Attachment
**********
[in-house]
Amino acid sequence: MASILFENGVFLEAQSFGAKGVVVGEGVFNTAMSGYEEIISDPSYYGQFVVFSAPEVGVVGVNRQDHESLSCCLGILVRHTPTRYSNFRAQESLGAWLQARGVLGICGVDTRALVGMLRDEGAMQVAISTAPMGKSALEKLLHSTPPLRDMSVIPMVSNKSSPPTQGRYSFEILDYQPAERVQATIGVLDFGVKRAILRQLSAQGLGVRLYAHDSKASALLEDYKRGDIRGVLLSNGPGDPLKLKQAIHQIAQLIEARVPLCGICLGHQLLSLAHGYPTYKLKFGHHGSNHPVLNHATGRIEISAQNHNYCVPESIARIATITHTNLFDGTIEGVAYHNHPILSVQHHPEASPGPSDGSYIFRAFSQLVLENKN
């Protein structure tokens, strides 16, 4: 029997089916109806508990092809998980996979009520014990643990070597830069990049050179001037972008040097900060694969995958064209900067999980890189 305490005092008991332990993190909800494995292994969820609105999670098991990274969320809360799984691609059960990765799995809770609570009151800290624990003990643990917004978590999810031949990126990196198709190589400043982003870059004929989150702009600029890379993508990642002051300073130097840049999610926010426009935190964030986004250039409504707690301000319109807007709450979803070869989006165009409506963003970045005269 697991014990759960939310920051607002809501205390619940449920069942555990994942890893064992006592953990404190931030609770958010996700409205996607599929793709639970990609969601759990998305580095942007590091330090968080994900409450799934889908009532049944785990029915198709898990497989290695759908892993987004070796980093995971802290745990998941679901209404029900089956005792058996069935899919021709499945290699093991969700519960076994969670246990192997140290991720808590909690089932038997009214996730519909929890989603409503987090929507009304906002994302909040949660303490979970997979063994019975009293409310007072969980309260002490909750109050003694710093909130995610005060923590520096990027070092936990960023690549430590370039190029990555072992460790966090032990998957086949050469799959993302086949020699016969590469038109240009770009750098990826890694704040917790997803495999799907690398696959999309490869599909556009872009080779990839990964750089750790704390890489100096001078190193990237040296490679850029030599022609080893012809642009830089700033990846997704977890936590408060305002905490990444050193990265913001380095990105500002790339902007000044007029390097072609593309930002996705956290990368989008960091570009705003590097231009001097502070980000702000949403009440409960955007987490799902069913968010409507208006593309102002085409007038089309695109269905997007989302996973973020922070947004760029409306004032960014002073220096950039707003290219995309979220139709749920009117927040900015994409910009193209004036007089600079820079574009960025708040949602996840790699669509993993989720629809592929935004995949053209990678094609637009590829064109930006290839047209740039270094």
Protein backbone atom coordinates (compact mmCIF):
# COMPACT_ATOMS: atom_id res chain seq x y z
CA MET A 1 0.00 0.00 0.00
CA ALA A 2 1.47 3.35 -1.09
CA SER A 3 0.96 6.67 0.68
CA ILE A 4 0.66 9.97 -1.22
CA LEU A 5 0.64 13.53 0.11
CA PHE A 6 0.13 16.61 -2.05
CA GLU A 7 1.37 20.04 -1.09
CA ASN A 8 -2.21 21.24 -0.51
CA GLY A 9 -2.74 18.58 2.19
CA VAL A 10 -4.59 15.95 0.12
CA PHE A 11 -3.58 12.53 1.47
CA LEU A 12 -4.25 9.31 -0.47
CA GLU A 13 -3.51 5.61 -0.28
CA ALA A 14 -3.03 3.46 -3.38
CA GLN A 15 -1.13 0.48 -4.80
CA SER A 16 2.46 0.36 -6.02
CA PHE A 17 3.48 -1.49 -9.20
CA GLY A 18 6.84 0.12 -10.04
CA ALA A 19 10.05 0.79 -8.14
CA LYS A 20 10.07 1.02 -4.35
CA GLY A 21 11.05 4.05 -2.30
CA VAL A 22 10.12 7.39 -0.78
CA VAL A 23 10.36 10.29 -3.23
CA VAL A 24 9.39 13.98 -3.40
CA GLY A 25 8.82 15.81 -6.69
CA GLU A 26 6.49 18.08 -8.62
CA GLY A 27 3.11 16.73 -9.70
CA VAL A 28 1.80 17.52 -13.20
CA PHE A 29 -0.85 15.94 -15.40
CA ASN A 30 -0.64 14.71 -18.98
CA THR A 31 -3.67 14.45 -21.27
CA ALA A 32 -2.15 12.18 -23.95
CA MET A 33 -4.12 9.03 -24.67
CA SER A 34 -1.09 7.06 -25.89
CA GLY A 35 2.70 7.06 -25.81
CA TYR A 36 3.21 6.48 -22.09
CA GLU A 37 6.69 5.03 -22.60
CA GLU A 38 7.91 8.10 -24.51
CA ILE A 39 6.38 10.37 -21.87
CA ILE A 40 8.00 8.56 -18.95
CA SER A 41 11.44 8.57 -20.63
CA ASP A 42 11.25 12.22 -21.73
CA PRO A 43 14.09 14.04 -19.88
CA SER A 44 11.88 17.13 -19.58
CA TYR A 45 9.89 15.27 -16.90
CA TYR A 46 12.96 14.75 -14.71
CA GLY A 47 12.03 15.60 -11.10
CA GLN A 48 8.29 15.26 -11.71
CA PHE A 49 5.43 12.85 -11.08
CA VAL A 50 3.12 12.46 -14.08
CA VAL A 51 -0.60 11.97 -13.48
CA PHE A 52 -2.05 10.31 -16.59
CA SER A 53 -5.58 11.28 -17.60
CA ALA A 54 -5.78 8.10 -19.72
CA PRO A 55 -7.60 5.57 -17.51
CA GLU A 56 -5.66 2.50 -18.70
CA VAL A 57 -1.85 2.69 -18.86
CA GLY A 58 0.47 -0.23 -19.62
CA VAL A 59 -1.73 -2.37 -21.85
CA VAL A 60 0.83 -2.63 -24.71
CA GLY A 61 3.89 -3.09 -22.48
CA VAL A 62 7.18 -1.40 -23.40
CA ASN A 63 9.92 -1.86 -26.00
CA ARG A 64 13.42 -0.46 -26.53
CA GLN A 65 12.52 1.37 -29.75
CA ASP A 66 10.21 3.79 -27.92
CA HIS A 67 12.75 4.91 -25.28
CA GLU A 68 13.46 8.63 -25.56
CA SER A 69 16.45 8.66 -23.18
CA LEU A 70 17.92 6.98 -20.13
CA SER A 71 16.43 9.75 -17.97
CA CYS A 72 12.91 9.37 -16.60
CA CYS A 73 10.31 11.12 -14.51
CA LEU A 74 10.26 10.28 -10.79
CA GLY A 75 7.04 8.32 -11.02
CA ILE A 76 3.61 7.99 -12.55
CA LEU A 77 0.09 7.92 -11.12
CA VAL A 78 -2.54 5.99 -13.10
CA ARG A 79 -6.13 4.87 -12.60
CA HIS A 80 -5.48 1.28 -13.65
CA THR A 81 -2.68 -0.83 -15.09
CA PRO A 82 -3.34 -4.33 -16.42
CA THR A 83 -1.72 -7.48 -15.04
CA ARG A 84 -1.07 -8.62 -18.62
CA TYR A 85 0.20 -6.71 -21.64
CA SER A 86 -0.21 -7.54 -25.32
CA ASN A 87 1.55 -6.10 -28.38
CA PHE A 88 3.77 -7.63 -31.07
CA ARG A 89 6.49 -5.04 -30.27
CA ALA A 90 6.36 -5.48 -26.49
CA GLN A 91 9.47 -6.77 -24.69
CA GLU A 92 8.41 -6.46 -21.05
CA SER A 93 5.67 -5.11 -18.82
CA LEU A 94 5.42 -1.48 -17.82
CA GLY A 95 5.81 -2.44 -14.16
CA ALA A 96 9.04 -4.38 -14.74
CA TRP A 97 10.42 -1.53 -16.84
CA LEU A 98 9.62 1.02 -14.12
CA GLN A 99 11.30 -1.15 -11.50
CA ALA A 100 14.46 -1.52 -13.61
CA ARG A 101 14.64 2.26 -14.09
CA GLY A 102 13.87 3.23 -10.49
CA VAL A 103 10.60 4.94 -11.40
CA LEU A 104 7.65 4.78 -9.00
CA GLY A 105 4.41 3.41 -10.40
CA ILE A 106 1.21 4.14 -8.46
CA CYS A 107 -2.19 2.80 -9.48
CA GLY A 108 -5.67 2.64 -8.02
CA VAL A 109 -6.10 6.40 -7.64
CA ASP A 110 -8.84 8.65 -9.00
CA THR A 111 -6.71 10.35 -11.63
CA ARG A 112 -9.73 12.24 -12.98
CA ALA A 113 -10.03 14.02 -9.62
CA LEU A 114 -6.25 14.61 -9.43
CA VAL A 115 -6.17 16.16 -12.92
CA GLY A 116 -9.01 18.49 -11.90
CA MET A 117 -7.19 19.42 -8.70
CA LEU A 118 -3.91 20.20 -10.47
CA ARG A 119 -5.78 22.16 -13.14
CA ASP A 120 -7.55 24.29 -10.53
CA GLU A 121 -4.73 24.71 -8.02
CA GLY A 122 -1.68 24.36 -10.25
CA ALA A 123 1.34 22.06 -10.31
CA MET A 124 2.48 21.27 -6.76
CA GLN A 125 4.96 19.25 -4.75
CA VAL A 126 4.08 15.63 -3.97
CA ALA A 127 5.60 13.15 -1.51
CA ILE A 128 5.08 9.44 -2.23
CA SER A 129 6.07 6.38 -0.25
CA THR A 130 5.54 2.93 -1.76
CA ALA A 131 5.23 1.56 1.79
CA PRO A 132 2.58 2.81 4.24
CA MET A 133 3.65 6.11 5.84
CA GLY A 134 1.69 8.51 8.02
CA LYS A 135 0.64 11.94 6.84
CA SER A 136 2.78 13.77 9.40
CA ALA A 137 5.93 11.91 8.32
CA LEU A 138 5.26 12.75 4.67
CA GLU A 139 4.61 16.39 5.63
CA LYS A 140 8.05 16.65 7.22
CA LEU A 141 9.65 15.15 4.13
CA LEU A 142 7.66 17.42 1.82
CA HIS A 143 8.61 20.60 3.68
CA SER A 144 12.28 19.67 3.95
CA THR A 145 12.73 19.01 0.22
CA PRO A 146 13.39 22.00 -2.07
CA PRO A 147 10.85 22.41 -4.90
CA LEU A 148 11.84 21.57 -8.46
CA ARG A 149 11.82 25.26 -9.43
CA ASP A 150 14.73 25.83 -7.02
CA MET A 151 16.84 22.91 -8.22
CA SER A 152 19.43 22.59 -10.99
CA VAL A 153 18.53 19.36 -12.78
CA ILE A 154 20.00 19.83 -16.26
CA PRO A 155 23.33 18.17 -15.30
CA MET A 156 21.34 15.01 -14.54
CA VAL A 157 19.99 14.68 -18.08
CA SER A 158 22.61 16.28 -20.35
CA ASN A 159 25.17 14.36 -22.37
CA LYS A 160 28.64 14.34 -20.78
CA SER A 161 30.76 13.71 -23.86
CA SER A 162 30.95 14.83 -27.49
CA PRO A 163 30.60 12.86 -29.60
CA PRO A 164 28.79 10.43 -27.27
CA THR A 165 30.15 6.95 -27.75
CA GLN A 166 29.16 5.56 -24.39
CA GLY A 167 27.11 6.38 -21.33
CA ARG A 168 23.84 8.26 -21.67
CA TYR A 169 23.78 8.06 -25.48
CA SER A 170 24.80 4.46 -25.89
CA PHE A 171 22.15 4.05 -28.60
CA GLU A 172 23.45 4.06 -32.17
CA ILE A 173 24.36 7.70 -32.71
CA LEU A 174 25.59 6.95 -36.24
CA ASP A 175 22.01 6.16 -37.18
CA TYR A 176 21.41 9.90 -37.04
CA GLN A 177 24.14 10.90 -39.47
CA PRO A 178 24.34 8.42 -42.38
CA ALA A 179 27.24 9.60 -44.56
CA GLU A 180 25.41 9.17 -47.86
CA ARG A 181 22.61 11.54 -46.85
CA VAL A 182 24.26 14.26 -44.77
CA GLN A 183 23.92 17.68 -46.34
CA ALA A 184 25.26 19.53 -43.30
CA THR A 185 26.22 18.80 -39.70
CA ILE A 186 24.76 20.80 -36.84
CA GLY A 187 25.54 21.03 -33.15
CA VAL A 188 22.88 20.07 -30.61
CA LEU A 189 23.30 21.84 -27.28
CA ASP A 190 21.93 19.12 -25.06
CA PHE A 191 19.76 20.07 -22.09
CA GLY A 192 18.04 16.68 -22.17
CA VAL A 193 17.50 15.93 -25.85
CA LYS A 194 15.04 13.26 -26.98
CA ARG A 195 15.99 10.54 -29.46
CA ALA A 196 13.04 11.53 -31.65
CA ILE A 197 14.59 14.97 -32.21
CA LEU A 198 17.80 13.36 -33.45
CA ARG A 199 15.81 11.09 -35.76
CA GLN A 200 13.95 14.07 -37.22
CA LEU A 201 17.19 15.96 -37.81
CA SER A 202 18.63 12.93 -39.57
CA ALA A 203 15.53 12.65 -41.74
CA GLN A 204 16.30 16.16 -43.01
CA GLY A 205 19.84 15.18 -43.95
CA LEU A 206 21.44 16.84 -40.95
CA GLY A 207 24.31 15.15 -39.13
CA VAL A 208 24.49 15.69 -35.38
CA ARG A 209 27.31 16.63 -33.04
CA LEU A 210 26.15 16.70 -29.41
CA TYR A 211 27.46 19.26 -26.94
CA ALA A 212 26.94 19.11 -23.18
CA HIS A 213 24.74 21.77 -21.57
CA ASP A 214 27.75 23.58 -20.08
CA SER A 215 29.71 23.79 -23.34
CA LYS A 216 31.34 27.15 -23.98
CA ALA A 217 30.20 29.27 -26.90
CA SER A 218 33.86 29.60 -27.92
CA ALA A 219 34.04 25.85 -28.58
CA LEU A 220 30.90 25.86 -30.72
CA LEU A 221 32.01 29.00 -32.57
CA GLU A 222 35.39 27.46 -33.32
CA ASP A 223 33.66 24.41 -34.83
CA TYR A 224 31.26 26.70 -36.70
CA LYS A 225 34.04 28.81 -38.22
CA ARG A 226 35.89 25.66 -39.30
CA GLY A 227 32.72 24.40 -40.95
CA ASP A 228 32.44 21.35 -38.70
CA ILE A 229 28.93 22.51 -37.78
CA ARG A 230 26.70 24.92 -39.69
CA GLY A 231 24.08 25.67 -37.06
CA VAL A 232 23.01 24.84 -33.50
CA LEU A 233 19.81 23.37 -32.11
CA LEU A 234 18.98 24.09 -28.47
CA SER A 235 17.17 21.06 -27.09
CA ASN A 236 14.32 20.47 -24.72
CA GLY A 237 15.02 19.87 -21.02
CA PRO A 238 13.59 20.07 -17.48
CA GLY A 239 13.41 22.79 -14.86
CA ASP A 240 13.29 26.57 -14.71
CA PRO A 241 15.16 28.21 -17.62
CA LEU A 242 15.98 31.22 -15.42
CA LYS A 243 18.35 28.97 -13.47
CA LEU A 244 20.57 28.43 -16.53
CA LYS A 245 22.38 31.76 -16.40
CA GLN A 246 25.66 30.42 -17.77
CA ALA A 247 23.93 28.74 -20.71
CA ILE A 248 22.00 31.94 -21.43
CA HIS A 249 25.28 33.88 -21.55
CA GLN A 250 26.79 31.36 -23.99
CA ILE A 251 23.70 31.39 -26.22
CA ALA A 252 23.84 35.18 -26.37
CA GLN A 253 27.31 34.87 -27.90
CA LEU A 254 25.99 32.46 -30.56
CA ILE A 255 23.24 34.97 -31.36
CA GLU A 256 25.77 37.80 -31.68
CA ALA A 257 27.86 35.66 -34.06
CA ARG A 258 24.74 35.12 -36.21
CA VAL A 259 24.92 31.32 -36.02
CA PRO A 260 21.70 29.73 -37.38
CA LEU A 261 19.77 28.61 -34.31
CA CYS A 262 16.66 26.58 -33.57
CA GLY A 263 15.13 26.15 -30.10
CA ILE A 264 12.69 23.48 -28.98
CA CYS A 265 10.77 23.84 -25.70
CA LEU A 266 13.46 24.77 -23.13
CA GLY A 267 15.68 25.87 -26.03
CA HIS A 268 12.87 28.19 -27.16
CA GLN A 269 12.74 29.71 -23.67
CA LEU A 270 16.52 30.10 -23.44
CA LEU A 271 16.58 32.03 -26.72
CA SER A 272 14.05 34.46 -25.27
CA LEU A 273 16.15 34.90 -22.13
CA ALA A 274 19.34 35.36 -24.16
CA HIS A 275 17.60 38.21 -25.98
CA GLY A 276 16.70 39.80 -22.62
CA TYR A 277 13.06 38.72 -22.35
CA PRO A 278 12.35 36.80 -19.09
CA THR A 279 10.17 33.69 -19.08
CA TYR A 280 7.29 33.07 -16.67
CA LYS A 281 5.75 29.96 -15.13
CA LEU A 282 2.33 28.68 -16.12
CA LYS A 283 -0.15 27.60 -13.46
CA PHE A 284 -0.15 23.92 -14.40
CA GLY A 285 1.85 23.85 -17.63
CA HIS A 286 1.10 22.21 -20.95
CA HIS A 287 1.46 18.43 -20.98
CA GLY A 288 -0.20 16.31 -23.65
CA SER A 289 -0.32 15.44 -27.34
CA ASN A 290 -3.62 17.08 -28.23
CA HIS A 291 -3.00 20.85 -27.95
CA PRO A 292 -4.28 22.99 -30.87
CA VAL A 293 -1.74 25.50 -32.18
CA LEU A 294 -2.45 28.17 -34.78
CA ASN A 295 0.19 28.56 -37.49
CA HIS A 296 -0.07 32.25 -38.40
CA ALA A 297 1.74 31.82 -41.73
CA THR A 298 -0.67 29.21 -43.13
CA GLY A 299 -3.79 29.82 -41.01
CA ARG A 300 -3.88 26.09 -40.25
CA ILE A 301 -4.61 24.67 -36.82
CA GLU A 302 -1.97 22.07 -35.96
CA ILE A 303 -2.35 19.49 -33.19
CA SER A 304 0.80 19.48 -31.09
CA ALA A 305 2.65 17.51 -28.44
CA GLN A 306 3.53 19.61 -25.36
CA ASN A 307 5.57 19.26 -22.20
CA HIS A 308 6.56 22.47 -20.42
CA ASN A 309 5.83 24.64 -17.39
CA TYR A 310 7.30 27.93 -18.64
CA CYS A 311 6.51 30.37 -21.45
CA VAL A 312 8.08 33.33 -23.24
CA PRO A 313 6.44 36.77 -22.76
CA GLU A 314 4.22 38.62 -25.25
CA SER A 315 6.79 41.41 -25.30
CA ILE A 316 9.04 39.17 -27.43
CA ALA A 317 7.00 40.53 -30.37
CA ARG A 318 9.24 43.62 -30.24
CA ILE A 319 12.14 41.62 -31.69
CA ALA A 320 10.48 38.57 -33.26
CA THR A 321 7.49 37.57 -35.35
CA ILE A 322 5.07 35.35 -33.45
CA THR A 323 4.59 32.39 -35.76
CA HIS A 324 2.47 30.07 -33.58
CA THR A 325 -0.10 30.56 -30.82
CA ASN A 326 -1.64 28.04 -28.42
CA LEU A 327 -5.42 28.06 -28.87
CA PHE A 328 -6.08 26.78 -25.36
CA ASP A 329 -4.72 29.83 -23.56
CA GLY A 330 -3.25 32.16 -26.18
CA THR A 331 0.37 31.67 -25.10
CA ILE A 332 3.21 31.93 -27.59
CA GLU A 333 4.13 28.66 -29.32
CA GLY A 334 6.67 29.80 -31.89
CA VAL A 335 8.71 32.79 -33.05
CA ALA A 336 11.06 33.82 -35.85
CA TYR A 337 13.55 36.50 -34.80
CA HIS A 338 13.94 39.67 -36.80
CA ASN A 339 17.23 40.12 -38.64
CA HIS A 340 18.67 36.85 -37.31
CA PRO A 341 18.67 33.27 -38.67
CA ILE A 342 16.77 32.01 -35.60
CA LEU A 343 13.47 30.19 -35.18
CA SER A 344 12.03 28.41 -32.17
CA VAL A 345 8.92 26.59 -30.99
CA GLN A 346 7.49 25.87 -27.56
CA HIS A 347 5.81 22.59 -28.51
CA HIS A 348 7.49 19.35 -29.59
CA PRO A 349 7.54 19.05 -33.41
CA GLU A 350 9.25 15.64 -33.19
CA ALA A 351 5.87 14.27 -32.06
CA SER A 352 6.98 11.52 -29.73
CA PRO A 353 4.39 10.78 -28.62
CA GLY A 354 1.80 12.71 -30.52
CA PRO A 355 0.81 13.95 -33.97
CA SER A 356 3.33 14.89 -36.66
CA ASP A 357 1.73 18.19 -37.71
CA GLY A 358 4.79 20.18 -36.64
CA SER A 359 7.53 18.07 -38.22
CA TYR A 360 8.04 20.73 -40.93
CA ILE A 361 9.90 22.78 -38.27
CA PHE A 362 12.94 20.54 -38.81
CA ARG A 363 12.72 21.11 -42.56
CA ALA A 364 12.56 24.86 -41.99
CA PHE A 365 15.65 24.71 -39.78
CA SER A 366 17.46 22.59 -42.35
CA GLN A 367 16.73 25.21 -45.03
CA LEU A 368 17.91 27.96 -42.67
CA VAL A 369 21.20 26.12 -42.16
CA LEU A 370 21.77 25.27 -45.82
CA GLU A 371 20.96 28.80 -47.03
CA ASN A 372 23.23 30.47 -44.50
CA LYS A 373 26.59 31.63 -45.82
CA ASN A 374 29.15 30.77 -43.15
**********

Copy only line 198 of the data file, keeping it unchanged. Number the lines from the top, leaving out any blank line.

CA VAL A 193 17.50 15.93 -25.85